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Introduction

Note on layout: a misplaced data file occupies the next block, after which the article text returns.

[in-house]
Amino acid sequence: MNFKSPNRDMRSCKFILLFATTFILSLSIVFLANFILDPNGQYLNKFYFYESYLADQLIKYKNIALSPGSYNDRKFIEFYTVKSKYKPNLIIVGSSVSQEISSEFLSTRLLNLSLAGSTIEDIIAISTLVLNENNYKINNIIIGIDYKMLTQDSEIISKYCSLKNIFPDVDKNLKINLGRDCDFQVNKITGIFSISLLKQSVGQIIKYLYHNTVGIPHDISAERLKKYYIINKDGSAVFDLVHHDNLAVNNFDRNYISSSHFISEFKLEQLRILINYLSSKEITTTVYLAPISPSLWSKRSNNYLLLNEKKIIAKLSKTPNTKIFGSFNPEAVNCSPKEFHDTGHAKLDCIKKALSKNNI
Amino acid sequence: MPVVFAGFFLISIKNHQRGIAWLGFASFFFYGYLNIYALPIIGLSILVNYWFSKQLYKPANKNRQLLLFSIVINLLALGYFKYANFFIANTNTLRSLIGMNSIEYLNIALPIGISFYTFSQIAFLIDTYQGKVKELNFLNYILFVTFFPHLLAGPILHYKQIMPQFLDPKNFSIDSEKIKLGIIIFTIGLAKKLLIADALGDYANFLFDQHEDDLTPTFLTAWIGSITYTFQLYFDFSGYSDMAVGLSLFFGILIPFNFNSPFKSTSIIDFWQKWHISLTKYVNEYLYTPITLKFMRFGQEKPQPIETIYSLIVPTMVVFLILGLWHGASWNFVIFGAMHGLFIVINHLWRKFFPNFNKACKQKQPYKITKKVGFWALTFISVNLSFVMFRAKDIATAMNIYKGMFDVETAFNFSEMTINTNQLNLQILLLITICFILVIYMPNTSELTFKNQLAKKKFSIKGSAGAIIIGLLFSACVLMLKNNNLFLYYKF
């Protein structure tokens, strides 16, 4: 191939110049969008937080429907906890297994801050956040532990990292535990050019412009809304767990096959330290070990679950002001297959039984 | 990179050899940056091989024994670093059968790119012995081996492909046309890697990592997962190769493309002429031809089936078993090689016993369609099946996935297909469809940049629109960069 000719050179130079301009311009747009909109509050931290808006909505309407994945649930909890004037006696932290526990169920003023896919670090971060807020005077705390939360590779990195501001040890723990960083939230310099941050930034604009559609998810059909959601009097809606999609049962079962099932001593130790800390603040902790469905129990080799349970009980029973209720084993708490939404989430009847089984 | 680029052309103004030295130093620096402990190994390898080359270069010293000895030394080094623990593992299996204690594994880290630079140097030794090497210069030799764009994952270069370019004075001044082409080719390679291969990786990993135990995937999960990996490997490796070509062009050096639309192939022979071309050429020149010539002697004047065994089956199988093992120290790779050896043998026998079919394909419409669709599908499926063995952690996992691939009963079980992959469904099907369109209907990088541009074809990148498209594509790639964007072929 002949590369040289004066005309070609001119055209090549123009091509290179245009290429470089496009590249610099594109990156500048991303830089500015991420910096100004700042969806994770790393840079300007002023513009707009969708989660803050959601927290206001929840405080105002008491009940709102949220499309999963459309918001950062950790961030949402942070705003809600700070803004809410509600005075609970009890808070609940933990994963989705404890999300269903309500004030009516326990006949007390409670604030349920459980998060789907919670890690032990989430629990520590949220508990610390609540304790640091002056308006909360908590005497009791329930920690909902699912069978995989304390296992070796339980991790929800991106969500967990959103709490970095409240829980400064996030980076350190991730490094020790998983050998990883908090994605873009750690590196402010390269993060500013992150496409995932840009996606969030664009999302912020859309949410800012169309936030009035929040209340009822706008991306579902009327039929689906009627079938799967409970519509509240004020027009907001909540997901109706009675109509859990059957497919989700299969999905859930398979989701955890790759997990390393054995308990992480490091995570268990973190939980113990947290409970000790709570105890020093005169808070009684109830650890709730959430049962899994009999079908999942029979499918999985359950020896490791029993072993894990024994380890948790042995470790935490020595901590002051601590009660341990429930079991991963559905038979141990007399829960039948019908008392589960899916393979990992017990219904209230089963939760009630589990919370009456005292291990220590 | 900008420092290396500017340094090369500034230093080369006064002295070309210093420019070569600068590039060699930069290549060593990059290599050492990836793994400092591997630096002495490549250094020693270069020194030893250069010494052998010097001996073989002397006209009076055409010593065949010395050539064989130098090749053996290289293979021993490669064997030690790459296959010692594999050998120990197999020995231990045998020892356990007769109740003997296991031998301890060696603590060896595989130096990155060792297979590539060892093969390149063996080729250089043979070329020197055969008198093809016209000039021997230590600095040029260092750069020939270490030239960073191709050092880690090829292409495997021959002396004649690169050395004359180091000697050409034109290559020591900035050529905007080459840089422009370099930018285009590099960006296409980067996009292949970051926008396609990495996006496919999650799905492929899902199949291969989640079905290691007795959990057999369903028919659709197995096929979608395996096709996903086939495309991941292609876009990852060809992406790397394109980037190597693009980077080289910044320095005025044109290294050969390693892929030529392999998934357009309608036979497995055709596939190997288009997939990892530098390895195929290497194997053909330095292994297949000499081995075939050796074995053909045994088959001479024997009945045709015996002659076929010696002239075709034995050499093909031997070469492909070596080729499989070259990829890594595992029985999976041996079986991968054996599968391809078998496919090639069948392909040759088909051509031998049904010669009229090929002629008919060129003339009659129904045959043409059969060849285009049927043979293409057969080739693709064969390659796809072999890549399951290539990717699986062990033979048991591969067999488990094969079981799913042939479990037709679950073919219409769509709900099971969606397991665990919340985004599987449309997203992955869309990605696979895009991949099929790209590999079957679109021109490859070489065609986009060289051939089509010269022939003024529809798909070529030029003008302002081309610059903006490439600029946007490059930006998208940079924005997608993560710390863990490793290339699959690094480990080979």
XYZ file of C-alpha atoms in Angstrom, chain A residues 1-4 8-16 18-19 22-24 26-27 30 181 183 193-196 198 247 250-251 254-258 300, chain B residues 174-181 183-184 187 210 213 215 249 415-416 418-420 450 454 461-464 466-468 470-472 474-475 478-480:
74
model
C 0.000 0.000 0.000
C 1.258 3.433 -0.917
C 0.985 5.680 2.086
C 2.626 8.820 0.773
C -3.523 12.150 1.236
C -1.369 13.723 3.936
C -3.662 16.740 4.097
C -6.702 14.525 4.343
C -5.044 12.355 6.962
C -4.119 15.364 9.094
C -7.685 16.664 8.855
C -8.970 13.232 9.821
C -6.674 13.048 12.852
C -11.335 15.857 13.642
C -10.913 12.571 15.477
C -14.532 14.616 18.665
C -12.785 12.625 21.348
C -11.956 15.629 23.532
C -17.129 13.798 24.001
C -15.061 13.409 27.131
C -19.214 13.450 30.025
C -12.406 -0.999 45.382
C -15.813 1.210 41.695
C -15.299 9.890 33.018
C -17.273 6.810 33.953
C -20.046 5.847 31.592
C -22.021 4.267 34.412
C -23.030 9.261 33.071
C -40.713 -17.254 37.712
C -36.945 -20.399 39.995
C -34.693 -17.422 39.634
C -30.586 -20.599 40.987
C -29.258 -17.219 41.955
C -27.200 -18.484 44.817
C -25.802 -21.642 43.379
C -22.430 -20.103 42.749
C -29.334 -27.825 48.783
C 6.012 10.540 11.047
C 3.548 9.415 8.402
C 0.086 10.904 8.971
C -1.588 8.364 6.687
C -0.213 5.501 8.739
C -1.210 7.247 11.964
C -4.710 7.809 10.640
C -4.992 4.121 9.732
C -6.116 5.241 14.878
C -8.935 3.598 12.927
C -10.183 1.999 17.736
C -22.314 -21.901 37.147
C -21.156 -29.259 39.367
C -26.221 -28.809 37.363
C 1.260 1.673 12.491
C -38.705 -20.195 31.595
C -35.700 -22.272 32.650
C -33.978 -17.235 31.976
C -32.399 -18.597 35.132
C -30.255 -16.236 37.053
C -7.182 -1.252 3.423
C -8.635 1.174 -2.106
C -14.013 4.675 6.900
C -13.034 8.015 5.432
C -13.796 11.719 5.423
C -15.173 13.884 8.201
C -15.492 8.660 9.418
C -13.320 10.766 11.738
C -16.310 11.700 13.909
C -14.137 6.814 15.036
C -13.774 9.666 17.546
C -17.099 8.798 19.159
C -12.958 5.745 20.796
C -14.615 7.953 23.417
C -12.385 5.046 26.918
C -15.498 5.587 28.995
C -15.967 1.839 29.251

The old fairs of Clonroad are just a vague memory today, but for many centuries the largest and best-attended livestock fairs in county Clare were held on the green of Clonroad. Clonroad, on the eastern suburbs of Ennis, had many advantages as the site of the county’s largest fairs. It lay at the centre of the county’s road network, on one of the principal fording points of the river Fergus. Roads from all over Clare converged on Clonroad and so facilitated the conveyance of livestock to and from fairs. The river served an important purpose, as access to water was essential for cattle that had travelled long distances. In the nineteenth century four fairs a year were held: two in the summer months of May and July, when cattle for fattening were purchased; and one each in the months of October and December, when finished cattle were sold for slaughter. Clonroad fairs were concerned not only with the sale of cattle, but also with the sale of horses, sheep and pigs. On fair mornings farmers and their sons lined up on the green before their livestock to await the inspection of buyers and the commencement of dealing. For the farmer the fair was almost his only source of monetary income, the occasion of realising the labour of a year’s agricultural work. Consequently it was an occasion of intense bargaining where the keenest prices were sought. Having sold his livestock, the farmer settled his debts, making payments to shopkeepers and stocking up with the necessaries for the coming year. In the twentieth century the development of the auction mart and motor transport has meant that much of the ritual and excitement of the old cattle fairs has disappeared. It is opportune therefore, to recall the great assemblies of men and animals that once congregated at Clonroad and to investigate how the livestock trade of previous centuries was conducted.

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